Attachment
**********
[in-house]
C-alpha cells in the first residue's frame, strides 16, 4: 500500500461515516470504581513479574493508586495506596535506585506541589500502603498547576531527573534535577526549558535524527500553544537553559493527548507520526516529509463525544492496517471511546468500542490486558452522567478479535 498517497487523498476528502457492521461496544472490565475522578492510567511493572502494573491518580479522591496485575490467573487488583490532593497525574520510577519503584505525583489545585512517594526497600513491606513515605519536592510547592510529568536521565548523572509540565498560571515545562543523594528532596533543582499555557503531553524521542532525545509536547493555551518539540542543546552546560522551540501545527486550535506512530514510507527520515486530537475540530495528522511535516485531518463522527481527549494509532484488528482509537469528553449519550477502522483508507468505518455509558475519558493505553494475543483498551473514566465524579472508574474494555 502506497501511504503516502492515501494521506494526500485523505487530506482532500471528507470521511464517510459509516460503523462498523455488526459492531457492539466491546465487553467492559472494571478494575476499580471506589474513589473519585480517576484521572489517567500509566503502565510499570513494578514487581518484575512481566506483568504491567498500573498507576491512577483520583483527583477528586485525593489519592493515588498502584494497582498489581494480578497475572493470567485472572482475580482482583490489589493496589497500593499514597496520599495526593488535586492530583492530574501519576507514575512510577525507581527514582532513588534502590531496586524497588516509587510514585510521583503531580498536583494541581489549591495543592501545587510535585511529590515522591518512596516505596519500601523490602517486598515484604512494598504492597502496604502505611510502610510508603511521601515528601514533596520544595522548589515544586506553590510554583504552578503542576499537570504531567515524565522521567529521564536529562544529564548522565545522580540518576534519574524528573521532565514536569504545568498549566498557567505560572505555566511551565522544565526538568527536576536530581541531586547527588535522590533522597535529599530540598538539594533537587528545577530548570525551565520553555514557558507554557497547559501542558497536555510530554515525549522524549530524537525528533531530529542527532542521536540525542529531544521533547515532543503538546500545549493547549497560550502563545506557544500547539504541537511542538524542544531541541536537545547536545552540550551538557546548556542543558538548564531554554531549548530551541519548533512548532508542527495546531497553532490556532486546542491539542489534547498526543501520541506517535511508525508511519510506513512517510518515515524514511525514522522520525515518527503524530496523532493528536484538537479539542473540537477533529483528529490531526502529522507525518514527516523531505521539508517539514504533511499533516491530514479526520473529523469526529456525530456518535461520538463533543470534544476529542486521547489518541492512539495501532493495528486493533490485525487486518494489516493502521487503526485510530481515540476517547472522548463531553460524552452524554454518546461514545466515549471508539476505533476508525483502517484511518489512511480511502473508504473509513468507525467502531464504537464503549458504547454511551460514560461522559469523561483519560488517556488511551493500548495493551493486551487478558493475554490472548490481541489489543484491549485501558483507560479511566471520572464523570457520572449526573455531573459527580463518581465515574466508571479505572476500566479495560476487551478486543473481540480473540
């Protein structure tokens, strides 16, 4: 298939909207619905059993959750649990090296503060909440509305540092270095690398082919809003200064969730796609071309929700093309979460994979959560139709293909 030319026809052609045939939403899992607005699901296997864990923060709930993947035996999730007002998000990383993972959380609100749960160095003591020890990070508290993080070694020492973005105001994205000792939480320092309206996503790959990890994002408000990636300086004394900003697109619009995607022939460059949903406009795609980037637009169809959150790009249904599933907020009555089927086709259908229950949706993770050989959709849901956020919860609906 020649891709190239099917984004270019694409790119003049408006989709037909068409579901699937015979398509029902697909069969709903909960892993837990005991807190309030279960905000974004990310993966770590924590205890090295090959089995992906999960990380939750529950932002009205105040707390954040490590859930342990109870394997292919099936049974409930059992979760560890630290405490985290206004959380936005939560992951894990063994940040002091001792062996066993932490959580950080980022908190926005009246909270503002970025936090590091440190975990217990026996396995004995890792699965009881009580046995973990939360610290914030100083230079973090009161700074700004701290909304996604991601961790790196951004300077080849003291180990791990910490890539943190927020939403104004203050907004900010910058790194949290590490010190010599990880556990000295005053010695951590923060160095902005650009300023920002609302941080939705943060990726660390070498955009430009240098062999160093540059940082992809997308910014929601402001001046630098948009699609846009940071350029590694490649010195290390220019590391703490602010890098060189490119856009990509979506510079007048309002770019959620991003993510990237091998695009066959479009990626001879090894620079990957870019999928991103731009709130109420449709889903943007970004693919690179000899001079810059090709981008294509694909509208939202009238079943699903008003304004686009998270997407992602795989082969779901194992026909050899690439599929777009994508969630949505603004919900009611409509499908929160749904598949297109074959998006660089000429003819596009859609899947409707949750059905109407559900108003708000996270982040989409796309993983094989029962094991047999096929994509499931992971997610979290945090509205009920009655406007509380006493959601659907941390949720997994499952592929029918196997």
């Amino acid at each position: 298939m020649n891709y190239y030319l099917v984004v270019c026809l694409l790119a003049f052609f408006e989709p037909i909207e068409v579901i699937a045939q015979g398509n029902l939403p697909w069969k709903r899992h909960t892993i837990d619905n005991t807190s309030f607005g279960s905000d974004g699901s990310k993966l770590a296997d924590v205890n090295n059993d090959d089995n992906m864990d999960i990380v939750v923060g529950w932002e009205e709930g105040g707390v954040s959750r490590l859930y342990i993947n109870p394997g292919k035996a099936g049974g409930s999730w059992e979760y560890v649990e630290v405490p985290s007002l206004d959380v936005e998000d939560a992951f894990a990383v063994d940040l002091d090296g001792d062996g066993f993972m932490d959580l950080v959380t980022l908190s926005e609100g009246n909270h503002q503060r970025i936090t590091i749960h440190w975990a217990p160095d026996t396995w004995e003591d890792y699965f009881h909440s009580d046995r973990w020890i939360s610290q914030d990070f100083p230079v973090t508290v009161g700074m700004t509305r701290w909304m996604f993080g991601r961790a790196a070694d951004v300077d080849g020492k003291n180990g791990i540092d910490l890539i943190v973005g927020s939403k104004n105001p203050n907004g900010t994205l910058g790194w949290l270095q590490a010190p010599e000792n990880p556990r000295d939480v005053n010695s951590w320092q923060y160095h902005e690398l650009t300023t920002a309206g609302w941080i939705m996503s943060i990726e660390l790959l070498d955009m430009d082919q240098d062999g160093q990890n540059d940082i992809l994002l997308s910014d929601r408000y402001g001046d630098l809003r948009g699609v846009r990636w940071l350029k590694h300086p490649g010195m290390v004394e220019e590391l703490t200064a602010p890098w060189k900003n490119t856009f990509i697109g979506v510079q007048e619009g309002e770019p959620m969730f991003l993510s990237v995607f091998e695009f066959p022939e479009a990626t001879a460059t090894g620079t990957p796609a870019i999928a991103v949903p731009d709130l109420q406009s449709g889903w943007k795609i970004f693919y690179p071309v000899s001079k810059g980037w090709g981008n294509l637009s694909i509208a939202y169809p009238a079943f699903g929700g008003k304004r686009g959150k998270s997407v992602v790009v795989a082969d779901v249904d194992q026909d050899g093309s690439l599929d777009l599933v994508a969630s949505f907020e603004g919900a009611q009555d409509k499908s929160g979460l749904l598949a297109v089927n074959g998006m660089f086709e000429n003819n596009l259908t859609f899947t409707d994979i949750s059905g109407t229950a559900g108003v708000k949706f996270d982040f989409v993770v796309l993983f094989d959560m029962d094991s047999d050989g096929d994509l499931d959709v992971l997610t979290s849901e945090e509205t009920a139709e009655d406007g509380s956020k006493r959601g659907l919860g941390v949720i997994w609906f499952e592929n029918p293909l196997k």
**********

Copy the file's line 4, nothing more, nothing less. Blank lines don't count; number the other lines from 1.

């Amino acid at each position: 298939m020649n891709y190239y030319l099917v984004v270019c026809l694409l790119a003049f052609f408006e989709p037909i909207e068409v579901i699937a045939q015979g398509n029902l939403p697909w069969k709903r899992h909960t892993i837990d619905n005991t807190s309030f607005g279960s905000d974004g699901s990310k993966l770590a296997d924590v205890n090295n059993d090959d089995n992906m864990d999960i990380v939750v923060g529950w932002e009205e709930g105040g707390v954040s959750r490590l859930y342990i993947n109870p394997g292919k035996a099936g049974g409930s999730w059992e979760y560890v649990e630290v405490p985290s007002l206004d959380v936005e998000d939560a992951f894990a990383v063994d940040l002091d090296g001792d062996g066993f993972m932490d959580l950080v959380t980022l908190s926005e609100g009246n909270h503002q503060r970025i936090t590091i749960h440190w975990a217990p160095d026996t396995w004995e003591d890792y699965f009881h909440s009580d046995r973990w020890i939360s610290q914030d990070f100083p230079v973090t508290v009161g700074m700004t509305r701290w909304m996604f993080g991601r961790a790196a070694d951004v300077d080849g020492k003291n180990g791990i540092d910490l890539i943190v973005g927020s939403k104004n105001p203050n907004g900010t994205l910058g790194w949290l270095q590490a010190p010599e000792n990880p556990r000295d939480v005053n010695s951590w320092q923060y160095h902005e690398l650009t300023t920002a309206g609302w941080i939705m996503s943060i990726e660390l790959l070498d955009m430009d082919q240098d062999g160093q990890n540059d940082i992809l994002l997308s910014d929601r408000y402001g001046d630098l809003r948009g699609v846009r990636w940071l350029k590694h300086p490649g010195m290390v004394e220019e590391l703490t200064a602010p890098w060189k900003n490119t856009f990509i697109g979506v510079q007048e619009g309002e770019p959620m969730f991003l993510s990237v995607f091998e695009f066959p022939e479009a990626t001879a460059t090894g620079t990957p796609a870019i999928a991103v949903p731009d709130l109420q406009s449709g889903w943007k795609i970004f693919y690179p071309v000899s001079k810059g980037w090709g981008n294509l637009s694909i509208a939202y169809p009238a079943f699903g929700g008003k304004r686009g959150k998270s997407v992602v790009v795989a082969d779901v249904d194992q026909d050899g093309s690439l599929d777009l599933v994508a969630s949505f907020e603004g919900a009611q009555d409509k499908s929160g979460l749904l598949a297109v089927n074959g998006m660089f086709e000429n003819n596009l259908t859609f899947t409707d994979i949750s059905g109407t229950a559900g108003v708000k949706f996270d982040f989409v993770v796309l993983f094989d959560m029962d094991s047999d050989g096929d994509l499931d959709v992971l997610t979290s849901e945090e509205t009920a139709e009655d406007g509380s956020k006493r959601g659907l919860g941390v949720i997994w609906f499952e592929n029918p293909l196997k």